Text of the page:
Friday, November 9, 2012

More than 36 hours Sourdough Baguette

We love baguettes. We love the shape, it's easy to eat, has a lot of crusty crust and a nice tasty crumb. It goes well with soup, garlic butter, guacamole, with cheese, salami, as a side dish with pizza or pasta or in the evening as a main dish. It goes well with almost everything. You understand we love baguettes. 

I've tried a few different baguette recipes and they all taste slightly different. I haven't posted them all because most didn't look like baguettes. As you know, baking ciabatta can be difficult if you are not experienced enough. But the same goes for shaping baguettes. Everything goes well with the dough until you reach the moment of shaping. In the Netherlands we have a saying: "experience comes with age". Of course its true, but luckily when you want to bake baguettes it also helps if you do it often enough. My baguettes aren't close to perfection yet. But, I keep on trying. 

A while back I saw beautiful baguettes. Nicely shaped, scored as it should, good color, good appearance and full of nice holes. Of course I had to try. There are people who will try new things in life only when they are sure they will succeed. I'm not like that. That's a good thing, otherwise I wouldn't speak one word of Thai in public. Thai is a tonal language and Dutch isn't. There's a big chance that you don't pronounce the word correctly, even after six years in Thailand. Fortunately, I am not so worried about it and a smile brings you every where.

Those beautiful baguettes I tried this time, are baked by TX Farmer: " She puts everything she knows in this bread". 

Today is a day for challenge. Today is the day I start and tomorrow we’ll see. The whole process looks more about waiting and gentle handling than about kneading, feeling, seeing, smelling, you know the 'normal' process. 

It all starts with combining flour and water and a fridge. The next day it's about adding mature starter and salt, combining them by hand, waiting and a fridge. The day after it looks like a normal day for a baguette. Dividing, resting, very gently shaping, resting, pre-heating, steaming and baking. And then it’s time to see, smell and taste.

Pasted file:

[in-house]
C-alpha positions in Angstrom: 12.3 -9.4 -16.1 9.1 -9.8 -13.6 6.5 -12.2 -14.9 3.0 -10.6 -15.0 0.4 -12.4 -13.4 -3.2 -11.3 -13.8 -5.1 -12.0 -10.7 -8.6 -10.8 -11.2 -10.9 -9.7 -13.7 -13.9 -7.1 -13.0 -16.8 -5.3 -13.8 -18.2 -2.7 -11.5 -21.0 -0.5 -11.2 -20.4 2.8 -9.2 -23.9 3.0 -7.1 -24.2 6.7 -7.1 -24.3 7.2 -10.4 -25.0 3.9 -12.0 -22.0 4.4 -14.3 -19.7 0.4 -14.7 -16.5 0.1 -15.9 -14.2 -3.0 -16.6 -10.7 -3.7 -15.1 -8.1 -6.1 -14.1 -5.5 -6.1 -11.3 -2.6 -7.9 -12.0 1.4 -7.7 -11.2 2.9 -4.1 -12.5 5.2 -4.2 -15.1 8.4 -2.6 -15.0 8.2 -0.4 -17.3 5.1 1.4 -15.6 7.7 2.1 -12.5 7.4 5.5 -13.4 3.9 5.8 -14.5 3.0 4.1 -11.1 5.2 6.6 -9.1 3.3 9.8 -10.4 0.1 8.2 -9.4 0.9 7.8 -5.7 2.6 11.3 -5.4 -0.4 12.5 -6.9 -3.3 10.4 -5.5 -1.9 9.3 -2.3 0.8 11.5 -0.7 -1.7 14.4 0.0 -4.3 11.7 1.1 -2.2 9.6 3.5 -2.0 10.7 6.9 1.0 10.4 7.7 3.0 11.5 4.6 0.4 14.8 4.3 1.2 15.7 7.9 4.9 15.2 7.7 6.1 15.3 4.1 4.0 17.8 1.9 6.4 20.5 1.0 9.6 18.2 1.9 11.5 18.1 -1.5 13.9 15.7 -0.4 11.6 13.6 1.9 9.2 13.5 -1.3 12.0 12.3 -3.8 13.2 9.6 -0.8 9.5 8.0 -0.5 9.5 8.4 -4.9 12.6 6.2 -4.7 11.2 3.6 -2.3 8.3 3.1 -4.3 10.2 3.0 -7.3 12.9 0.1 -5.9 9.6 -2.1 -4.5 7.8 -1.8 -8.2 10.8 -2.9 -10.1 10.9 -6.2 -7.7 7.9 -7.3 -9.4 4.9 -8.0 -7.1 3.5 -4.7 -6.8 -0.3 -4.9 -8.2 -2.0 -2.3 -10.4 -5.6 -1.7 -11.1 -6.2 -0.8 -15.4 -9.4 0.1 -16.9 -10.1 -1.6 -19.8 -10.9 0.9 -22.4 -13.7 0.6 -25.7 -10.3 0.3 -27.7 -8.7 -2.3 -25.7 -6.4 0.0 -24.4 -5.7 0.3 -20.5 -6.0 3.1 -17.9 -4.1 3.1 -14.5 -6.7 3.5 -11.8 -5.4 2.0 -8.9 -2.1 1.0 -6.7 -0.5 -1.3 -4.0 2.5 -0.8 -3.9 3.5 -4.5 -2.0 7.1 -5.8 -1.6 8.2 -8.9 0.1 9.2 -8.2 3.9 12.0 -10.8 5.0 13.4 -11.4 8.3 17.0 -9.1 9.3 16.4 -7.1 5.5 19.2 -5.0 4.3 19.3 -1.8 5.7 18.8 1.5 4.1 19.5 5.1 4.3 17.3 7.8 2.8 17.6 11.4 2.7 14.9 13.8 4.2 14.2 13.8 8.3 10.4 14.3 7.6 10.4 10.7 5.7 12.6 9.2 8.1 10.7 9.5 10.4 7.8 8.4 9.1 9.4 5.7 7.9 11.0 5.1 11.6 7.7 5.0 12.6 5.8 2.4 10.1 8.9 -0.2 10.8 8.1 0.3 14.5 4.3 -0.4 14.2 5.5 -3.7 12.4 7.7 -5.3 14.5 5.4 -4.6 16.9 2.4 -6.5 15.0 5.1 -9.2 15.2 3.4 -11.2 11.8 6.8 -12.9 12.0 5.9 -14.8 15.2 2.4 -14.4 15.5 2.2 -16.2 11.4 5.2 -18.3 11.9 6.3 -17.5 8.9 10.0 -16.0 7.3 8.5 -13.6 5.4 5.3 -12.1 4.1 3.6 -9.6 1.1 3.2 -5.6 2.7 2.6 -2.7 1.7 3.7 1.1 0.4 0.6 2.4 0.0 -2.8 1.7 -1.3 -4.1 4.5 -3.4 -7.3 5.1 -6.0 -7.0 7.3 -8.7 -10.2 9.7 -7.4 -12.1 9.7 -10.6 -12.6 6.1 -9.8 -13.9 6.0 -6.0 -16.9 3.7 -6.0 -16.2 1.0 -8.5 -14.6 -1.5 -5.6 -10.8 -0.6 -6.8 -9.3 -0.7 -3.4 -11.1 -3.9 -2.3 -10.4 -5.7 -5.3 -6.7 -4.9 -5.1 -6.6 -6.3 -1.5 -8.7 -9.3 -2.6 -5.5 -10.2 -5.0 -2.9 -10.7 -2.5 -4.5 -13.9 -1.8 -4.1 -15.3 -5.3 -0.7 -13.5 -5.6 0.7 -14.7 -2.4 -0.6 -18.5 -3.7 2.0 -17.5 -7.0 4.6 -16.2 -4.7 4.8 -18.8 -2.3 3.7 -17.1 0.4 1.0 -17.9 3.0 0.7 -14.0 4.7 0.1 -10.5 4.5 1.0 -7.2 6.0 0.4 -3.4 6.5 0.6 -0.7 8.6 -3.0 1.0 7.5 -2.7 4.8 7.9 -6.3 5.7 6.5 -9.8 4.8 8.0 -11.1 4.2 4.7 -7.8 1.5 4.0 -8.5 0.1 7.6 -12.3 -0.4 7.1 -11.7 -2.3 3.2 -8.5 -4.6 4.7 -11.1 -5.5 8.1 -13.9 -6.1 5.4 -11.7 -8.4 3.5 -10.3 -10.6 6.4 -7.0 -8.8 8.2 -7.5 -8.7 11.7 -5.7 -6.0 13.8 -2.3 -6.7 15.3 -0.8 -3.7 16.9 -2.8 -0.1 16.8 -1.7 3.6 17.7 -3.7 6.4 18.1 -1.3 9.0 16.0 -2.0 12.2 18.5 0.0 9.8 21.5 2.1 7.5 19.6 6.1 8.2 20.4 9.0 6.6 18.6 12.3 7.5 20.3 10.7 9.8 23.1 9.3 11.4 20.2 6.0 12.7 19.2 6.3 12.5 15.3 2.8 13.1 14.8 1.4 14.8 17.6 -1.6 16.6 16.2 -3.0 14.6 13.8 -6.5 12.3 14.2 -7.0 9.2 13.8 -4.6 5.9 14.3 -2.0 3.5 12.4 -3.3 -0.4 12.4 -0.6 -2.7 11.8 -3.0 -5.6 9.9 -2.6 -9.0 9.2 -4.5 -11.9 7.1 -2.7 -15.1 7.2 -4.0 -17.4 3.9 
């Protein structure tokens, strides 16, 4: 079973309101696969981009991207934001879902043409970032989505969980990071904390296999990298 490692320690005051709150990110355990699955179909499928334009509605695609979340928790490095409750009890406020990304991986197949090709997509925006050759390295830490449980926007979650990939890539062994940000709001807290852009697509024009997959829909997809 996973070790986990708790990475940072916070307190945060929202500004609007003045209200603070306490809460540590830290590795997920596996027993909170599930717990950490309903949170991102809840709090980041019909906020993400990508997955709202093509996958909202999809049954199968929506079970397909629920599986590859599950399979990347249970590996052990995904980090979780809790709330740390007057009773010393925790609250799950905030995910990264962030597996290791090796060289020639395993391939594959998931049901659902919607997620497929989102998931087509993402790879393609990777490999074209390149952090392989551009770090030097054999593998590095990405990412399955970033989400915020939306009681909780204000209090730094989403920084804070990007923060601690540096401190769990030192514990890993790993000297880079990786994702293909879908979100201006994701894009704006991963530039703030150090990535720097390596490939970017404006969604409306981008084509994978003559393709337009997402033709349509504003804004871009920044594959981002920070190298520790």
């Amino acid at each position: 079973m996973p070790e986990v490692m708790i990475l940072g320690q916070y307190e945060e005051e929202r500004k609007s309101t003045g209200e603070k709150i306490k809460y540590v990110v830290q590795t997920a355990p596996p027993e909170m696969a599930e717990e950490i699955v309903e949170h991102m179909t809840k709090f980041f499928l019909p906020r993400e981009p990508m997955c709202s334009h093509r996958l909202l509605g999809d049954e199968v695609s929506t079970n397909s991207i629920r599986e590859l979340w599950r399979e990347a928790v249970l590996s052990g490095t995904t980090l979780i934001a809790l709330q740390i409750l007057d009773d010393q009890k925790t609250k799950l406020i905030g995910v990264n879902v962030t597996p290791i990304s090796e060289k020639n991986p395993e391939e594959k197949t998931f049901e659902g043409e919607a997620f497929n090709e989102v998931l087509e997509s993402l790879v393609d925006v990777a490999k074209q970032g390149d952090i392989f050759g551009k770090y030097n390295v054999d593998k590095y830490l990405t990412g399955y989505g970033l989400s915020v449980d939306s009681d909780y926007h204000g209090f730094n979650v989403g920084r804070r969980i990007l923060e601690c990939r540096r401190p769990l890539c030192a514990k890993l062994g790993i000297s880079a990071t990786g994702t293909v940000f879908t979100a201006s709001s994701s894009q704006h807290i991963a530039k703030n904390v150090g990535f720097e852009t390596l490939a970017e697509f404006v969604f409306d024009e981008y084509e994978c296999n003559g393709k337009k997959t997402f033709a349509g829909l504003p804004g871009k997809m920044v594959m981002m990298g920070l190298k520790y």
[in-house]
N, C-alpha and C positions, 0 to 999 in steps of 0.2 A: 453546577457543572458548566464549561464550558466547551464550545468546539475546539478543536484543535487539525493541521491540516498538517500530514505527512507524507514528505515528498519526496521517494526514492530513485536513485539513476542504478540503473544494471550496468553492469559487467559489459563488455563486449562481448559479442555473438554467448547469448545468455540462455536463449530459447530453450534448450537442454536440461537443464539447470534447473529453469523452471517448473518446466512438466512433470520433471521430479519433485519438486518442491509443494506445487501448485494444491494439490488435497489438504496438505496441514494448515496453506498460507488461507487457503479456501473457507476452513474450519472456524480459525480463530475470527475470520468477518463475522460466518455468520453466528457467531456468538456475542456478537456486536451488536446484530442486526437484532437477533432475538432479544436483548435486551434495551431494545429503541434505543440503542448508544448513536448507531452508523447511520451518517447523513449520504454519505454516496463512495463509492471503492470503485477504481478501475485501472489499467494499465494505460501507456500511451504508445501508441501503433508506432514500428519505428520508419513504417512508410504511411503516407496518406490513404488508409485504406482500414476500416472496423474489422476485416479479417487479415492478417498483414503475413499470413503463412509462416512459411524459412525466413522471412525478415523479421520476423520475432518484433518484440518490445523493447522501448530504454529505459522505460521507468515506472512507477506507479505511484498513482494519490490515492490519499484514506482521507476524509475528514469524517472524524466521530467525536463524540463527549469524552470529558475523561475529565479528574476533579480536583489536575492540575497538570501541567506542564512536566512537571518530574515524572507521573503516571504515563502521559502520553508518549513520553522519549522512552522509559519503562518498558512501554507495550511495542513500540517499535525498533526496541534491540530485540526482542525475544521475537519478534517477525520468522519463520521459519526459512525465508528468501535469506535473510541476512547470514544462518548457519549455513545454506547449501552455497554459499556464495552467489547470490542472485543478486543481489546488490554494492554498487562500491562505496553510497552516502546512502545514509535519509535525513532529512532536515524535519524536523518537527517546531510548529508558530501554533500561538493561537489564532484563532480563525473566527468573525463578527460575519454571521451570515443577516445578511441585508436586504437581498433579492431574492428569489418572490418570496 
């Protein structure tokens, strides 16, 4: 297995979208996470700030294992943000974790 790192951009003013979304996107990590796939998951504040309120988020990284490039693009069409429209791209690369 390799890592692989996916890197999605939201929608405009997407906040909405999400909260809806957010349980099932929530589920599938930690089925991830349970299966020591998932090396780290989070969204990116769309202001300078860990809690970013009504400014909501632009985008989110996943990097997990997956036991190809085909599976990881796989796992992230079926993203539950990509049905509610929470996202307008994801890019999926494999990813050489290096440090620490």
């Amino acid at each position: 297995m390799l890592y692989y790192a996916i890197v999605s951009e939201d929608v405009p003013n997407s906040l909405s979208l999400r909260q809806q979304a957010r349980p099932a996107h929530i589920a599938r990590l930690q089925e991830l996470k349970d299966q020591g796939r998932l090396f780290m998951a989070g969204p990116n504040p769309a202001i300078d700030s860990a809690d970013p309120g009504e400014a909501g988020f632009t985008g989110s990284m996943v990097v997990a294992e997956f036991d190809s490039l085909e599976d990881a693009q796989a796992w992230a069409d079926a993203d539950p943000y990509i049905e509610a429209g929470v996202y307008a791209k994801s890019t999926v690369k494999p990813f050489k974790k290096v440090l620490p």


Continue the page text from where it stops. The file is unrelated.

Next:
My conclusion: it’s a great baguette; it’s full of flavor and holes. It’s a great baguette if you know how to handle 70% wet dough. I’ve baked it twice since and it’s very high on my list of delicious breads. My next challenge is to bake it again with a better appearance.

Thank you TX Farmer for sharing your knowledge on this delicious baguette.

Name                               36 hours Sourdough Baguette
Adapted from
                   TX Farmer
Yields                                4 baguettes
Dough temp.                      24°C
Mixing                               1 minute
Autolyse                            12 hours
Fermentation                     2 - 3 hours
Stretch/Fold                      every 30 minutes
Shape                               10 minutes
Proof at roomtemp.            30 – 50 minutes
Prepare steam/bake           1 hour
Bake 230°C                        25 minutes

This is what I used:
Bakers formula                  %        grams
Flour                                100     425
Water                              70      300
Salt                                  2.3     10     

Sourdough starter 100%              grams
Unbleached All Purpose flour         75               
Water                                         75                         
Mature Culture 100% hydr.             15

Final Dough
Unbleached All Purpose flour         425              
Ice water                                    300    
Salt                                            10     
Sourdough starter                        150 (hold back 15 gr for next time)

This is what I did:
Starter: I mixed the ingredients for the starter. I left it in a plastic container with a lid for the night in my kitchen for 12 hours.

The final dough: I mixed the flour with the ice water in a plastic container until all was well combined, covered with plastic and left in the fridge for 12 hours.

The next morning:  I added the starter and salt and mixed with my hands until roughly evenly distributed.

Bulk Fermentation: I covered the container with plastic and left it to grow about 1/3 in volume, for about 2 – 3 hours. Stretch and fold the dough every 30 minutes until enough strength has developed. It took me 4 stretch and folds. Then place it in the fridge.

Shaping: I divided the dough into four pieces, covered with a towel and left for 40  minutes to rest. I shaped the pieces gently into baguettes.
I transferred them very gently to the floured linen couche, covered with a moist towel and a plastic bag.

Proofing: I proofed the baguettes for 30 minutes. Because of the warm/hot temperature in our house I watch them to prevent over proofing.

Pre heating: I pre heated the oven to 230°C and placed the steam pan with stones on the bottom of the oven.

Preparing and Baking: When the oven is hot enough I boil water and pour it in a glass bottle with a long neck. I pour some boiling water on the hot stones and quickly close the oven door to keep the steam in the oven.
I very gently placed the baguettes on parchment on a peel. Transfer them to the oven and quickly slide the loaves on the baking stone. After some minutes I add some more water to get more steam.
I baked the baguettes 12 minutes with steam and quickly removed the parchment paper and the steam pan. I baked the baguettes for another 23 minutes. TX Farmer has brown baguettes after just 25 minutes in total. Bake the baguettes until they are nicely brown colored.

Cooling: Let the loaves cool completely on a wire rack.

I send this to Susan’s YeastSpotting and to Bake Your Own Bread

What did you bake this month? Don't forget to show it.